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I'm using the following C# code in some ASP.NET to send a file to the browser:

Response.Clear();
Response.Buffer = true;
Response.AddHeader("content-disposition", "attachment; filename=" + myFileName);
Response.BinaryWrite(myContent);
Response.End();
Response.Close();

It works well with WebDev.WebServer and IIS7, under IE7-8, FF3-4 and Chrome. But not under IE6. I can't see why it can be a browser related issue...

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For this browser you probably have to add the content-length header as well. –  Shadow Wizard Jun 21 '11 at 11:41
    
What exactly isn't "working well" in IE6? Don't you get the file, is the name wrong, .. –  Hans Kesting Jun 21 '11 at 11:41
    
it's Content-disposition. IE6 was, afaik, case sensitive, in some cases. –  Yossarian Jun 21 '11 at 11:42
    
Same thing with Content-disposition :( What is wrong with IE6: I don't get the file. –  Francois B. Jun 21 '11 at 16:28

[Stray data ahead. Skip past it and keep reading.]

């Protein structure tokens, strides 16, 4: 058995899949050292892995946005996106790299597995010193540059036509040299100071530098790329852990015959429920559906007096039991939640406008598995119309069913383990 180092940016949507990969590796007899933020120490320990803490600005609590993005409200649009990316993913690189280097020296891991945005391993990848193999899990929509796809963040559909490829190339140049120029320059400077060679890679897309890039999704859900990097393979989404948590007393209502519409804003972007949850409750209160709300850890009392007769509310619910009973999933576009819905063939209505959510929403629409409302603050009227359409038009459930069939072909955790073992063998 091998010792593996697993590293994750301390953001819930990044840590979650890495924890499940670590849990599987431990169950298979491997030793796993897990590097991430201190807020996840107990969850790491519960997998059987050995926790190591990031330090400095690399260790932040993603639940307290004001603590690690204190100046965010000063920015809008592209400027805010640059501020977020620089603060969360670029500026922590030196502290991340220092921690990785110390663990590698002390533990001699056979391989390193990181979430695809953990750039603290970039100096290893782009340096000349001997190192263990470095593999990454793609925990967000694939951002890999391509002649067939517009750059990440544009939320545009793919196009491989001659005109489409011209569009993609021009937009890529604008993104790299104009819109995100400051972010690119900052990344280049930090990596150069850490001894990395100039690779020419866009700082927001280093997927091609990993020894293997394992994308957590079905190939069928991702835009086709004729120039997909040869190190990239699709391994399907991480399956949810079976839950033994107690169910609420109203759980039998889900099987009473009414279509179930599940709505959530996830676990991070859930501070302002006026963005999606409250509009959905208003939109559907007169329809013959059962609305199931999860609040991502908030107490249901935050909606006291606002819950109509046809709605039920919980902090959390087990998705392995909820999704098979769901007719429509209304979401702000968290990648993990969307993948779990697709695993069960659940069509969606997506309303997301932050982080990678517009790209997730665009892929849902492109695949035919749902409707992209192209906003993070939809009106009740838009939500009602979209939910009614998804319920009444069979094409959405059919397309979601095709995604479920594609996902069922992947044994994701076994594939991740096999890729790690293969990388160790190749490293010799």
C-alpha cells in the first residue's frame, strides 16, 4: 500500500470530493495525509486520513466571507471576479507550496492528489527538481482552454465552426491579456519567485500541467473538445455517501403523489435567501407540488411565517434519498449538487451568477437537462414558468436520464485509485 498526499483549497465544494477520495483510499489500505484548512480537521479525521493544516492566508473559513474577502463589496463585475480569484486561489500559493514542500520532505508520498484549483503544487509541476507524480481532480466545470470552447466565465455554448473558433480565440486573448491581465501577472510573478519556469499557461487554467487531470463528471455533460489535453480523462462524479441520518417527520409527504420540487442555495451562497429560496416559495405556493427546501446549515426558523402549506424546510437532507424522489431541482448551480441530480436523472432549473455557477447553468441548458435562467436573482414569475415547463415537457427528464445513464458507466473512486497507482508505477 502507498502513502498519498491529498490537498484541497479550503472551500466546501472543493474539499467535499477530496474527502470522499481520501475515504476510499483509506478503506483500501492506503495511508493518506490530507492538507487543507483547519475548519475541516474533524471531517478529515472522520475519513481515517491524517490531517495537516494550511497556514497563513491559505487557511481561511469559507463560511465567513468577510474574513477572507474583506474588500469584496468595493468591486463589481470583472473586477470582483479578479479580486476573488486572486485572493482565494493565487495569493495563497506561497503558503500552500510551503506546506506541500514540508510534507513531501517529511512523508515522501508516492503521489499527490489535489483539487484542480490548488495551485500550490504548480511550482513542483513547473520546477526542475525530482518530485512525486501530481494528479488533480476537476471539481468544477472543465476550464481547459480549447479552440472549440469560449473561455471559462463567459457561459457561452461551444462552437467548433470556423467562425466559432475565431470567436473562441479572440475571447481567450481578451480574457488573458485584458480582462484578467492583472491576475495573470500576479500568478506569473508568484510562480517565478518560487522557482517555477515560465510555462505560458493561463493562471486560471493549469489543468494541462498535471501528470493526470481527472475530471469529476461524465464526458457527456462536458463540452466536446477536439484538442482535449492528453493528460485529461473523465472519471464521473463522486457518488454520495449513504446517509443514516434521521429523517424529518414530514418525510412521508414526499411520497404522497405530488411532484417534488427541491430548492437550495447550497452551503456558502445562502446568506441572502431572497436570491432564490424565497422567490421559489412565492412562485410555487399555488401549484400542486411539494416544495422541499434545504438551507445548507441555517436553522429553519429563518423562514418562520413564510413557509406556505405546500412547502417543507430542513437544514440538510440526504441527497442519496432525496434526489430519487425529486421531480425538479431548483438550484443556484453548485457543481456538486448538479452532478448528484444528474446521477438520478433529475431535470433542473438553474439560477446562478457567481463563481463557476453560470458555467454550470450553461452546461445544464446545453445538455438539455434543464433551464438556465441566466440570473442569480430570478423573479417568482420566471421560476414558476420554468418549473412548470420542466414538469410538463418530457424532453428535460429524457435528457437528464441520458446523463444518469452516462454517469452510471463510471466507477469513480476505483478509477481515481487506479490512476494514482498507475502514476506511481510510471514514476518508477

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3 Answers

Try adding content-length header:

Response.AddHeader("content-length", myContent.Length.ToString());

Edit: another one that might be required is content-type:

Response.AddHeader("content-type", "type here");
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Thanks but it is the same :( –  Francois B. Jun 21 '11 at 12:22
    
Please describe what exactly happens in IE6. –  Shadow Wizard Jun 21 '11 at 14:16
    
Nothing... the page refreshes, IE6 doesn't show the file download dialog. –  Francois B. Jun 21 '11 at 15:17
    
@Francois that's weird.. can't you test on different server allowing you to store files, with the SendFile or TransmitFile methods? –  Shadow Wizard Jun 21 '11 at 20:08
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instead of BinaryWrite, use TransmitFile. see example here

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Can't do that (can't store file on the server). –  Francois B. Jun 21 '11 at 12:26
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up vote 0 down vote accepted

Thank you all, here is the answer: it was due to Ajax in the page, and the Ajax request wasn't disabled as expected.

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